As of last month, the first book in my report is the book I read with my Dad this month, the second is from my To Read List, and the third is with Bridget. (I didn't read the third one with Bridget this time. Already off course. Bother.) Also, I added a tab to my blog with all the book titles I've reviewed here. If anyone wants to be really thorough in their search for the next book they read. :)
A Parchment of Leaves by Silas House
Before reading this book, I knew nothing about the author and nothing about the story. I read the prologue and didn’t care. Then, I got to the last sentence of the first paragraph of chapter one. “One thing I knowed I could do was charm a man until he couldn’t hardly stand it.” And, I was hooked. The prologue and epilogue are written the way normal folks might do it, with proper sentence structure and all. But the 31 chapters in between are written in this hill-country language – in the mind of a woman narrator – that charmed me until I could hardly stand it.
For the first 20 chapters, I didn’t really care what was going on. The story line didn’t matter. Well, maybe it did a little bit. I just couldn’t get enough of the style. Silas House has created a master piece – a book that begs to be read over and over again. The first reading will be for the beauty of the words and the eventual intensity of the story line. The second reading will be for the folksy philosophy of Vine, the woman who is the main character – a Cherokee woman who marries a white man in World War I Kentucky.
Here are some examples: “The more you put cast iron in the oven, the blacker and tougher it gets.” “You’ve got to train a man to the way you want him.” “Take this moment. Memorize it, tuck it into that place that is made for such things. Put it there so that you might be able to pull it back someday and run your fingers over it.”
Every page seems to breathe with folksy wisdom. Every page has some metaphor you just want to savor till you die. “The lantern bobbed toward me like it was floating on the air, held high by a ghost that would not make itself seen.” “Heat bugs sang from daylight to dark and the tin roof on our house cracked and popped like it would pull free of its nails and fly away at any minute.”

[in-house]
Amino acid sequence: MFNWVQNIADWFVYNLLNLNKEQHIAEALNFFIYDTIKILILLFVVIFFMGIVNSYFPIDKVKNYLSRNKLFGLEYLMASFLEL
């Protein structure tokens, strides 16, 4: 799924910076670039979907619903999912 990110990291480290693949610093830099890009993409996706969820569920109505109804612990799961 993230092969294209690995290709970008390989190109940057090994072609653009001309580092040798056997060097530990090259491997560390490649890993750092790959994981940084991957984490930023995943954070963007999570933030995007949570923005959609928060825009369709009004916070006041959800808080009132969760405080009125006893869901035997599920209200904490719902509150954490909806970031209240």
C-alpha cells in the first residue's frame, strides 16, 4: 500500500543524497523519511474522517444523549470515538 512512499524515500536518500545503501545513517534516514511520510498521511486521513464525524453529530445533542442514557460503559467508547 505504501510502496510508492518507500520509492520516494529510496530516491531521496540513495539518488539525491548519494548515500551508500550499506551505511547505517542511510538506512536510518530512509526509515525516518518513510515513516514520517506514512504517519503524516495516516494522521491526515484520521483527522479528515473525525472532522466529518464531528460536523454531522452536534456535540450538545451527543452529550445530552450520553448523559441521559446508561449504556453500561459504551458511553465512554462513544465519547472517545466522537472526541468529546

We watch the departing and returning of Vine’s husband. The parting and returning of Vine’s brother-in-law, Aaron. The departure of Vine’s people as they are driven off land they had lived on for years. And, we watch the shattering of lives with a banjo accompaniment. And, above it all, we watch a soul descend into the pit of hell, to the depths of despair and hopelessness. Mercifully, the author does not leave her there. As much as anything, it is a story about God -- His presence and His absence -- from the perspective of one who believes because that's the way she was brought up, but has her doubts.
This is a book to read and reflect upon for ages – a story that makes you ponder racism, war, and prejudice from a perspective that you’ve never considered before. And, it does all these things in an atmosphere of color and smells and textures that, while existing only in the mind, come to life in a way that you think you can actually see and sniff and feel things that are tangible. It is a book that, once read and fully appreciated, makes you say, “I will never be the same again.”
I've read a few books in this genre and this one was somewhere in the middle of that pack for me. There were some really wonderful moments, language-wise, but the turns in the plot took a predictable route. Vine's immediate and extended family are driven off the land that they were driven to generations back and I wanted to feel that more. It seemed like we stayed on the surface of that topic instead of really getting into the anguish that would be involved in a move like that.